Science News

glen canyon dam
The Grand Canyon is running short on sand. Sediment that once washed down the Colorado River to form beaches is now trapped behind Glen Canyon Dam. Scientists want to find out if artificial floods are rebuilding the beaches.
Dec. 21, 2016
Work in the Chilean desert by Arizona State University scientists has reopened debate regarding the biological origins of Martian silica fragments found in 2007 – and strengthened the case for life on Mars billions of years ago.
Dec. 21, 2016
Data used to drive decisions about how to manage land and wildlife in the Southwest can come from unexpected sources. Whether counting birds or hunting them, people who enjoy the outdoors are contributing to the science of wildlife management.
Dec. 21, 2016
citizen science
A kind of ecological treasure hunt is underway in northern Arizona for thousands of springs scattered across the landscape. It’s such a vast area it’s hard to find them and monitor their health. So scientists are training ordinary citizens to help them in the search.
Dec. 20, 2016
An invasive snake has been found in Yuma waters. Officials are concerned because the snakes could pose a threat to local species and alter the Colorado River ecosystem.
Dec. 19, 2016
citizen science
For 11 years, volunteer citizen scientists have gathered near Seligman, Arizona, to help spot, capture and release endangered black-footed ferrets. The survey is part of a program created by the Arizona Game and Fish Department to monitor a population of captive-bred ferrets that wildlife specialists began reintroducing to Aubrey Valley 20 years ago.
Dec. 19, 2016
Doug Clough
Doctors are a few steps closer to finding treatment targets for Lou Gehrig’s disease, also known as amyotrophic lateral sclerosis, or ALS, thanks to the first collaboration between Barrow Neurological Institute and IBM’s Jeopardy-winning supercomputer, Watson.
Dec. 15, 2016
coal plant
Forests in northern Arizona have a problem: massive piles of wood chips left behind from thinning projects. They can’t stay in the forest because of the fire danger and there’s no local market for them. But they have to go somewhere.
Dec. 15, 2016
Colorado River Chubs
Three types of chub in the Colorado River watershed may actually be the same species of fish. The finding raises questions about their protections under the federal Endangered Species Act.
Dec. 14, 2016
On its way to sample an asteroid, the University of Arizona’s OSIRIS-REx mission will look for other, yet unobserved asteroids.
Dec. 13, 2016
drone in yuma
International accounting firm Pricewaterhouse Coopers recently projected a $32 billion market for Unmanned Aerial Vehicle use in the agriculture industry. In Yuma County, farmers have already begun utilizing UAV or “drone” technology in the fields.
Dec. 12, 2016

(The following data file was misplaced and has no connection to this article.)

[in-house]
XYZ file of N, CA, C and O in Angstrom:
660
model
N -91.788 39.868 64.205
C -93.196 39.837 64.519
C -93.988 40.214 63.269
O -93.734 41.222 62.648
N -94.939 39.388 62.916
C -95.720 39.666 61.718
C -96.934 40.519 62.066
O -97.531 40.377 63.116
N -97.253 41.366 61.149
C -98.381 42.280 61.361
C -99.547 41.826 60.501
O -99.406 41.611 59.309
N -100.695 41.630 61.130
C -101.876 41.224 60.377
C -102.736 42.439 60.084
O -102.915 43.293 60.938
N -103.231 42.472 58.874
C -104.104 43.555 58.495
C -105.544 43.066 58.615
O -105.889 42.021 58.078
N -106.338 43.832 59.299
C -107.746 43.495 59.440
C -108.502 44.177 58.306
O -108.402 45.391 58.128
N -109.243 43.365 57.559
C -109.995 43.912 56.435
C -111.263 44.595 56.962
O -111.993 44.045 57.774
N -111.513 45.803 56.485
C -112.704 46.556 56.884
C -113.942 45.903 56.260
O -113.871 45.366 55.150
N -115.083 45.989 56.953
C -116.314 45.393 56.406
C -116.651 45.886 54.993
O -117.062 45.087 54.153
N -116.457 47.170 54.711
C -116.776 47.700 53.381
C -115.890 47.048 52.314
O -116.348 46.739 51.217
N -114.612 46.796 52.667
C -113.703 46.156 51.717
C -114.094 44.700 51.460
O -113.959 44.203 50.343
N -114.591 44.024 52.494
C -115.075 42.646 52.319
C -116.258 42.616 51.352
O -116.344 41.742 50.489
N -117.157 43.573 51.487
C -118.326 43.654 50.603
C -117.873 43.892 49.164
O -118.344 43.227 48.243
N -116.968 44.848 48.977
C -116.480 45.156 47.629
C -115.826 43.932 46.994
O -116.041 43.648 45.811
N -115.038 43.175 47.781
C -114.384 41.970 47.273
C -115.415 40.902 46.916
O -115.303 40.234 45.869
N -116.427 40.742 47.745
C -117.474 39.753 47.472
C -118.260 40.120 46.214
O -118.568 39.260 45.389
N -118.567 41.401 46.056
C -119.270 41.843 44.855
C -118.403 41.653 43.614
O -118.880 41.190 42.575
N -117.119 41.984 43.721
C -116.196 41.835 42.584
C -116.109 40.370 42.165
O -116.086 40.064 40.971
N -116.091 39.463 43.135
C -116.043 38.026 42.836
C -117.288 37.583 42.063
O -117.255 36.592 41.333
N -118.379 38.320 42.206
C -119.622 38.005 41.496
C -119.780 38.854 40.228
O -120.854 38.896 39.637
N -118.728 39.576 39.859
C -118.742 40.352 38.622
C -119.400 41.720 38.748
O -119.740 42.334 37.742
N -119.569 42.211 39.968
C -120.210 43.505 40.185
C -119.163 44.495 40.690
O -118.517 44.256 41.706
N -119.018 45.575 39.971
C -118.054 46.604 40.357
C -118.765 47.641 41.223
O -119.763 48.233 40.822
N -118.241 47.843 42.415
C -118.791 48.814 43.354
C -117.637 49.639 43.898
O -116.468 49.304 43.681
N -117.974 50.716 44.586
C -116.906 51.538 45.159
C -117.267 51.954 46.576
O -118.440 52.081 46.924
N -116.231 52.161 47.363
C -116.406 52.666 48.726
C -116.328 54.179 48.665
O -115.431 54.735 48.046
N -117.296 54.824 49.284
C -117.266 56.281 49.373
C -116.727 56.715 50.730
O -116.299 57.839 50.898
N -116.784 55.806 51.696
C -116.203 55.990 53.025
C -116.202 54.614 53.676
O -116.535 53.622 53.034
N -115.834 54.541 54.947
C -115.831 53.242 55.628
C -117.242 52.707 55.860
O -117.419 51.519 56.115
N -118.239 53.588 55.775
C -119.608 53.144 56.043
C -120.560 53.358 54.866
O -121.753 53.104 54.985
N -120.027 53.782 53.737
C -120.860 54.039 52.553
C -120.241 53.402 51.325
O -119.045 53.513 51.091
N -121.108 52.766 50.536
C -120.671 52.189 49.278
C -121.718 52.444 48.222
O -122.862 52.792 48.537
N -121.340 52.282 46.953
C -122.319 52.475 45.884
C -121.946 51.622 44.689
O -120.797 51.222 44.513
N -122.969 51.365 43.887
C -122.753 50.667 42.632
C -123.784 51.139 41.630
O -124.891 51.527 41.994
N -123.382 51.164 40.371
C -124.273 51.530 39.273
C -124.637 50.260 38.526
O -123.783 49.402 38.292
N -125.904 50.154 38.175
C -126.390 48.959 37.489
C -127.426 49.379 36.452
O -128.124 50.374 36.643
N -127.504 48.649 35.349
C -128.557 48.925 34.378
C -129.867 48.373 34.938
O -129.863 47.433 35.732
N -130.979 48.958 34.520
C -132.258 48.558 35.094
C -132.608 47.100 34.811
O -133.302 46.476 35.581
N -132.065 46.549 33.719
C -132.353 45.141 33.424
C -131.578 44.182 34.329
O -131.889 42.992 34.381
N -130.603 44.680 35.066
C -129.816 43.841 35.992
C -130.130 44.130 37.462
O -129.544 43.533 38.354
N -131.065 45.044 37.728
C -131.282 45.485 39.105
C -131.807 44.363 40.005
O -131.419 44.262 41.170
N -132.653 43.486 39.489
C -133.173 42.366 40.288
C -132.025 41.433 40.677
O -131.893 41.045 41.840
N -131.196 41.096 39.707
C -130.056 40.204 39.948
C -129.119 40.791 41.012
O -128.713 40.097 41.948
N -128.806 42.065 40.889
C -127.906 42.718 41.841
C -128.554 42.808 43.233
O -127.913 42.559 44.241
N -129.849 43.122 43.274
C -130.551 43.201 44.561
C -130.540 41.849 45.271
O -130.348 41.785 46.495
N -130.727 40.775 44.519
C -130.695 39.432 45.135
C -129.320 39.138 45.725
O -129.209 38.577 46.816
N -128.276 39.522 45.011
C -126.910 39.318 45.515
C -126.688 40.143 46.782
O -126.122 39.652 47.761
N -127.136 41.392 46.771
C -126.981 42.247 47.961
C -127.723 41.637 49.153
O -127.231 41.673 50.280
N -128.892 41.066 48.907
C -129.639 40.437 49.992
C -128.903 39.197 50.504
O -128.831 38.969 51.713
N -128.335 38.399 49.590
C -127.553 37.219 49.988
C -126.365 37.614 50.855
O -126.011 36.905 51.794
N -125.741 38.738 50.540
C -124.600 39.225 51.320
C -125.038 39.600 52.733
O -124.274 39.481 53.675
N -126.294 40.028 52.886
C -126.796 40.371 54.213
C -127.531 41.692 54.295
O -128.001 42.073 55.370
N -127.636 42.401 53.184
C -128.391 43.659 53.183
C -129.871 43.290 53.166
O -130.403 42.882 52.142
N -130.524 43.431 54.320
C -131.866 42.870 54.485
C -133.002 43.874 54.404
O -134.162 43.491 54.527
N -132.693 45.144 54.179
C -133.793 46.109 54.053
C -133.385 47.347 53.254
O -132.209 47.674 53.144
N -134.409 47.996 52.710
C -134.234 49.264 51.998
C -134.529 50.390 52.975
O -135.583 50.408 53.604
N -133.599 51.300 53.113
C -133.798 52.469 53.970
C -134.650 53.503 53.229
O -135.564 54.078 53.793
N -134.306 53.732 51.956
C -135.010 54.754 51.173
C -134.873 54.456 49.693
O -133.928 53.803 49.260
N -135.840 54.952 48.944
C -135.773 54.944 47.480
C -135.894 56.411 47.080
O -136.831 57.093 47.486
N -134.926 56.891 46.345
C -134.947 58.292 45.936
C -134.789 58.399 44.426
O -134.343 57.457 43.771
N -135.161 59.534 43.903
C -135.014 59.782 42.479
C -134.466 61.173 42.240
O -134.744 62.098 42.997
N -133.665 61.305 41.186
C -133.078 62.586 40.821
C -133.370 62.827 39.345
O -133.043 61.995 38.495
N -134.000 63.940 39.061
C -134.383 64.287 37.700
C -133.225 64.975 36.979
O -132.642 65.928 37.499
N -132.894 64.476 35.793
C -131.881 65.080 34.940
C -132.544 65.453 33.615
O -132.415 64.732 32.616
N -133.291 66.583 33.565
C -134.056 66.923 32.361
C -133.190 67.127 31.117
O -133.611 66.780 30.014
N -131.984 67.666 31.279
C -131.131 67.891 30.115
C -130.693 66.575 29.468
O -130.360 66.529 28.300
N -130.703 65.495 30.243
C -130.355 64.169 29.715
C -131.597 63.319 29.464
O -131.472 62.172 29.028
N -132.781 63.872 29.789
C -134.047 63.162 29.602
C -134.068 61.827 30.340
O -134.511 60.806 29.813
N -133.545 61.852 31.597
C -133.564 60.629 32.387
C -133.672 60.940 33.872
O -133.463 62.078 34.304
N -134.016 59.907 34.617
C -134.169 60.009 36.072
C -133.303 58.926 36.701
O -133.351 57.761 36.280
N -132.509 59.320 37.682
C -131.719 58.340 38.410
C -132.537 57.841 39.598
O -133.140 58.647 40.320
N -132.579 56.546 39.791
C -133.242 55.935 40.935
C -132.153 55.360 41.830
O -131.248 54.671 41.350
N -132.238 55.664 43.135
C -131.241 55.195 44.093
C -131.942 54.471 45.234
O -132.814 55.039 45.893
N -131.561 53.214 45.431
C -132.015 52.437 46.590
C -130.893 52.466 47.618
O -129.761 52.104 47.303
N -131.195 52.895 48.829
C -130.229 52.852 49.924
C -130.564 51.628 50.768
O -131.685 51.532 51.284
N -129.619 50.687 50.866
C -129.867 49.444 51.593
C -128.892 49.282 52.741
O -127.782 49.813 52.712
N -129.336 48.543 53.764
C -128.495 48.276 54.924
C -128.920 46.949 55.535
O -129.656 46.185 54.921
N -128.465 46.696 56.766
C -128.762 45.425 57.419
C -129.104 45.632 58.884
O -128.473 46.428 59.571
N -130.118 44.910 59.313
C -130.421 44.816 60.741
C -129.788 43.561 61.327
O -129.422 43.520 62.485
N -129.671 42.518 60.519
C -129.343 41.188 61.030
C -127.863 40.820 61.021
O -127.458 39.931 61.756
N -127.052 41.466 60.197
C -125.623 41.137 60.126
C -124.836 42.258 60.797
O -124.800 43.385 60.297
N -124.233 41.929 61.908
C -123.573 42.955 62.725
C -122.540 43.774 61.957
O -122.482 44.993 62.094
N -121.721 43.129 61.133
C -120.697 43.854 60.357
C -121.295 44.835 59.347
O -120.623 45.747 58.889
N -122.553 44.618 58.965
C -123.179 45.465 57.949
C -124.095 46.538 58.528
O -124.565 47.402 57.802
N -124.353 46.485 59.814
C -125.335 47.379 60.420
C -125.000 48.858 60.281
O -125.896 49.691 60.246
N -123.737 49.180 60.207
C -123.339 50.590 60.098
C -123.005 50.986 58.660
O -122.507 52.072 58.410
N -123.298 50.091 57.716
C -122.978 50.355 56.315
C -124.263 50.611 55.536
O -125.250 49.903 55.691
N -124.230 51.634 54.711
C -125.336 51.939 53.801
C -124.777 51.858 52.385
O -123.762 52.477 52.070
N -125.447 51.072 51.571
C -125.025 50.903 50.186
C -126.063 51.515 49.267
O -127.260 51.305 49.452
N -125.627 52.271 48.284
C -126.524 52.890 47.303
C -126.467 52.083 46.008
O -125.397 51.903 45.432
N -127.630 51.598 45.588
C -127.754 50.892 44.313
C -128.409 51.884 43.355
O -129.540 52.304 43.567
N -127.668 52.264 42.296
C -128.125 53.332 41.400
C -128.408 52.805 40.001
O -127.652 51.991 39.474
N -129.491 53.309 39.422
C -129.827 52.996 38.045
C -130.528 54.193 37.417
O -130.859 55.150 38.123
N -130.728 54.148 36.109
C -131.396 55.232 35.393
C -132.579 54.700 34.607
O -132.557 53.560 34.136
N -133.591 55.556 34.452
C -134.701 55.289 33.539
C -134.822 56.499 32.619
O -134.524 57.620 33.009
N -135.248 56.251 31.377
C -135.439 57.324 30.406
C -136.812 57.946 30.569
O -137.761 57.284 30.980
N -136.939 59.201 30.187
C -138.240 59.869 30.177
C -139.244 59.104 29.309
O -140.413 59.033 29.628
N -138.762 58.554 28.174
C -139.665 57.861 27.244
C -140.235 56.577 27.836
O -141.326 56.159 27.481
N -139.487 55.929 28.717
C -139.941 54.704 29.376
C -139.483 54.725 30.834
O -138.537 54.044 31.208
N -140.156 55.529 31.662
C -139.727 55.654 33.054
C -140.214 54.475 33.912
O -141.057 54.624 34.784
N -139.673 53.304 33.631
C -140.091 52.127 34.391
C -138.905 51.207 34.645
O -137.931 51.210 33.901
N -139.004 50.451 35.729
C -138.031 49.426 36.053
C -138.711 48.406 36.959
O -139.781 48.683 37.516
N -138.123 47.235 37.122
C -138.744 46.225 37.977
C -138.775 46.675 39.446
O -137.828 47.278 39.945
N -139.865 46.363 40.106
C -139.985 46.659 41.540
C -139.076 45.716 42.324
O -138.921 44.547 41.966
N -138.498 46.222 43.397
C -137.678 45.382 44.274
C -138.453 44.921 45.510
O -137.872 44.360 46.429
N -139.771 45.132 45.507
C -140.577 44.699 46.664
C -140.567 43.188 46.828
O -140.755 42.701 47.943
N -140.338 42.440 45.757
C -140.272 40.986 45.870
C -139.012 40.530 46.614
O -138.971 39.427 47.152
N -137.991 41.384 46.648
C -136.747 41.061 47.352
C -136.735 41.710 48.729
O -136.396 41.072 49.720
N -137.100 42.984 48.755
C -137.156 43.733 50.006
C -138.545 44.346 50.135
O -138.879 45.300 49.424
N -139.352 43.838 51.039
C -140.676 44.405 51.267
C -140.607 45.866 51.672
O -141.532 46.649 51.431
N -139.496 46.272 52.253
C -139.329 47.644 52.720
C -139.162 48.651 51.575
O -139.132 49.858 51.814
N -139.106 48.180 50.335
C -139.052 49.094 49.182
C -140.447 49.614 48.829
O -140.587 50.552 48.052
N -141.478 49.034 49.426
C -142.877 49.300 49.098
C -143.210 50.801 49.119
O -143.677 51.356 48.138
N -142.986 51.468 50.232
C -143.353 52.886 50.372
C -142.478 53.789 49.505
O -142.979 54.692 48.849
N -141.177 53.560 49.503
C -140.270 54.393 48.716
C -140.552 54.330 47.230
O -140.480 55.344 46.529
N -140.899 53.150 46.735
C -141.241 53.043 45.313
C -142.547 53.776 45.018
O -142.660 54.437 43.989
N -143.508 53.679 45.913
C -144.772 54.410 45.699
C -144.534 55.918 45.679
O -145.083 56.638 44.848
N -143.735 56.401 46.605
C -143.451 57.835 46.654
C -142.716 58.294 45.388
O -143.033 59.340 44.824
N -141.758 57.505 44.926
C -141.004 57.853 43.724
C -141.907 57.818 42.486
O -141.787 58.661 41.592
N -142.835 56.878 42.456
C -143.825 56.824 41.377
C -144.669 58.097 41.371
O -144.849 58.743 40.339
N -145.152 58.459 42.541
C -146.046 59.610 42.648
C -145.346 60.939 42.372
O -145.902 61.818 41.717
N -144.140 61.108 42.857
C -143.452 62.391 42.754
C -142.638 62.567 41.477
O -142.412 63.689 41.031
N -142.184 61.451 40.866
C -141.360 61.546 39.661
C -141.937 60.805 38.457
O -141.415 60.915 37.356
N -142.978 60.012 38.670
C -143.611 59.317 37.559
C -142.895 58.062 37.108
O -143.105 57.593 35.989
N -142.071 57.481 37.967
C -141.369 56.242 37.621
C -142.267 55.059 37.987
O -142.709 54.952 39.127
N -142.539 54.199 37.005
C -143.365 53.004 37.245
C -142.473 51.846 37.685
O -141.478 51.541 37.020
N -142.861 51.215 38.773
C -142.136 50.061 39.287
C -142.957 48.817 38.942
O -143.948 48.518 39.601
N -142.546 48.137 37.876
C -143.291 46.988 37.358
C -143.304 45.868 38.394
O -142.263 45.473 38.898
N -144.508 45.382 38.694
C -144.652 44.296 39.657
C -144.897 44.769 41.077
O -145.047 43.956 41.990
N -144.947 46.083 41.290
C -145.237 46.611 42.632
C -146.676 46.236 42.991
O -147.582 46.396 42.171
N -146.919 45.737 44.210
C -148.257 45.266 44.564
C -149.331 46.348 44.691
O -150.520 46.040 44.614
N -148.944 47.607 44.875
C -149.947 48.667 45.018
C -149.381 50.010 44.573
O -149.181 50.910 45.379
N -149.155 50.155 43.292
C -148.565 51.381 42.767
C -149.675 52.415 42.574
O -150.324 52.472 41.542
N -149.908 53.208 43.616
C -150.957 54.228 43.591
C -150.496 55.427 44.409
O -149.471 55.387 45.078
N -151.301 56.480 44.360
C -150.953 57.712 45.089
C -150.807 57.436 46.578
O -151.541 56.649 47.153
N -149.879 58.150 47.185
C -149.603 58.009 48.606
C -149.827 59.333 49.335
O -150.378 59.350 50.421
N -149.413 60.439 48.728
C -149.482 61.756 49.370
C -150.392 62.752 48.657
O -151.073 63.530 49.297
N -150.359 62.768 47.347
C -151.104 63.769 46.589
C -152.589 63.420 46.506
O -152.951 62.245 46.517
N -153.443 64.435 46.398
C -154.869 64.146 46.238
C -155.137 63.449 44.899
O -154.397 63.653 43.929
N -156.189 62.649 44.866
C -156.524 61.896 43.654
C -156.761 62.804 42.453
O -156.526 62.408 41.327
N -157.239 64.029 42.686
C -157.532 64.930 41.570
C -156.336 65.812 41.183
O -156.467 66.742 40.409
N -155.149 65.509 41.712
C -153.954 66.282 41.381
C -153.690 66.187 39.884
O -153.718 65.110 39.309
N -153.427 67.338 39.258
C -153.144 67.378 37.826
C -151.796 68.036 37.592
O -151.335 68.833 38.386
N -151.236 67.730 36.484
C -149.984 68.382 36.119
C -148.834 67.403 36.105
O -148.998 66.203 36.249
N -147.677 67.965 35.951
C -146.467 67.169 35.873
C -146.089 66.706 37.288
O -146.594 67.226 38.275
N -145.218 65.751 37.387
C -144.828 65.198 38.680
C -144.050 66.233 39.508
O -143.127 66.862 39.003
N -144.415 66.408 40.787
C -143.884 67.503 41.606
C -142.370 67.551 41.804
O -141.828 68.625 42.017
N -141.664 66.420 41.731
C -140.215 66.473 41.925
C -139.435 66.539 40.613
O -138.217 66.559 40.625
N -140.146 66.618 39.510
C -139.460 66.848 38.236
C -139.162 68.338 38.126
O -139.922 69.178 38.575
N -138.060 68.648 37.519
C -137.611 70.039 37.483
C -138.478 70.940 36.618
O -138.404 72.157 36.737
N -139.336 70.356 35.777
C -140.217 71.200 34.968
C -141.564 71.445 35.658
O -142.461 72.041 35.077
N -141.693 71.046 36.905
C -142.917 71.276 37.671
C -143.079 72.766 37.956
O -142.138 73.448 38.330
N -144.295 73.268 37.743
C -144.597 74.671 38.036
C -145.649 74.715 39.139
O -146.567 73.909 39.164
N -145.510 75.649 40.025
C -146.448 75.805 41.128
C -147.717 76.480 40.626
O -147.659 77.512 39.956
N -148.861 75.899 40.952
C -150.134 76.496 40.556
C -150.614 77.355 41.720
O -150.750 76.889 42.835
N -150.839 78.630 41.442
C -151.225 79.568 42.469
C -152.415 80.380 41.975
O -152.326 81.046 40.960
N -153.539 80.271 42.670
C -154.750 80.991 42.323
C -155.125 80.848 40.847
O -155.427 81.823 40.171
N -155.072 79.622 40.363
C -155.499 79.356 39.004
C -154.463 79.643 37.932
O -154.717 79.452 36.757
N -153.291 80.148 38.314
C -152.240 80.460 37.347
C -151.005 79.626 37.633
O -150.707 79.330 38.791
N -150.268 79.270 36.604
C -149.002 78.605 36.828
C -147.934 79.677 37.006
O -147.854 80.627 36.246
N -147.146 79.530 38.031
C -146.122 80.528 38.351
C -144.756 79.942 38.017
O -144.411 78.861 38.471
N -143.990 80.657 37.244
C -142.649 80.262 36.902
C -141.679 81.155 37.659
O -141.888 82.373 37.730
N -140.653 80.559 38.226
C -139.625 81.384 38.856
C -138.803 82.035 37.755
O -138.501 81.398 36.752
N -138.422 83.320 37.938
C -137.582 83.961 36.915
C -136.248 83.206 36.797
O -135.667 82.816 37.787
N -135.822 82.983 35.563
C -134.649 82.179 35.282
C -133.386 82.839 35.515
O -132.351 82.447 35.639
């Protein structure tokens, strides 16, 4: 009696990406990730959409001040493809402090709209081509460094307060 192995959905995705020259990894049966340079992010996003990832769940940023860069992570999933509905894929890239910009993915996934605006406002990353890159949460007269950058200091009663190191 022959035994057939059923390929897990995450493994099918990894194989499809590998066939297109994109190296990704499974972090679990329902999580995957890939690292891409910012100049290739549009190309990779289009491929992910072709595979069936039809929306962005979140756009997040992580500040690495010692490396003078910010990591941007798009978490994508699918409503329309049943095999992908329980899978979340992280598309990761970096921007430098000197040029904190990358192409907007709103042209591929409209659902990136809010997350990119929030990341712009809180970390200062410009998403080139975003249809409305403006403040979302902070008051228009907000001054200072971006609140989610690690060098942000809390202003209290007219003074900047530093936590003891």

Steward Observatory
The University of Arizona’s world-leading work in astronomy and space sciences is the accumulation of a century of work. In fact, it was 100 years ago that the first money was donated for an observatory. It became known as Steward Observatory, named for the donor’s husband.
Dec. 8, 2016
There were 30 students suspended at David Crockett Elementary School in the 2014-15 school year. The year after the mindfulness program was implemented, the total halved itself.
Dec. 7, 2016
A new brain cancer study by TGen has revealed a surprising pattern that could guide future treatment and research. The study showed that more complex glioblastoma multiforme (GBM) tumors responded better to traditional treatments than did simpler, more robust tumors.
Dec. 6, 2016
Red squirrel
The number of endangered squirrels in the Pinaleño Mountains near Safford dropped by 11 in the past year. This year’s estimated squirrel population is 252 animals.
Dec. 1, 2016
Psyche mission
A rare asteroid made of metal may have water on it, according to the discovery made by a planetary scientist in Flagstaff.
Nov. 30, 2016
Hadza people
Moderate to vigorous physical activity is a strong predictor of heart health. University of Arizona research shows that indigenous hunter-gatherers in Tanzania’s high level of physical activity means their risk of heart disease is low.
Nov. 30, 2016
Sonoran pronghorn
Sonoran pronghorn were one of the first species listed as endangered in the United States. The distribution of the species has made efforts to protect and recover pronghorn populations challenging — until now.
Nov. 24, 2016
abandoned mine warning sign
There’s a map on the wall of the Cameron community center on the Navajo Nation with nearly 100 red dots scattered all over it. They mark abandoned uranium mines.
Nov. 23, 2016
comet illustration
A trio of comets will approach Earth in the next two years, and Tucson-based astronomers plan to study them closely. That includes enlisting help from amateur and professional astronomers around the world to allow for continuous observation.
Nov. 22, 2016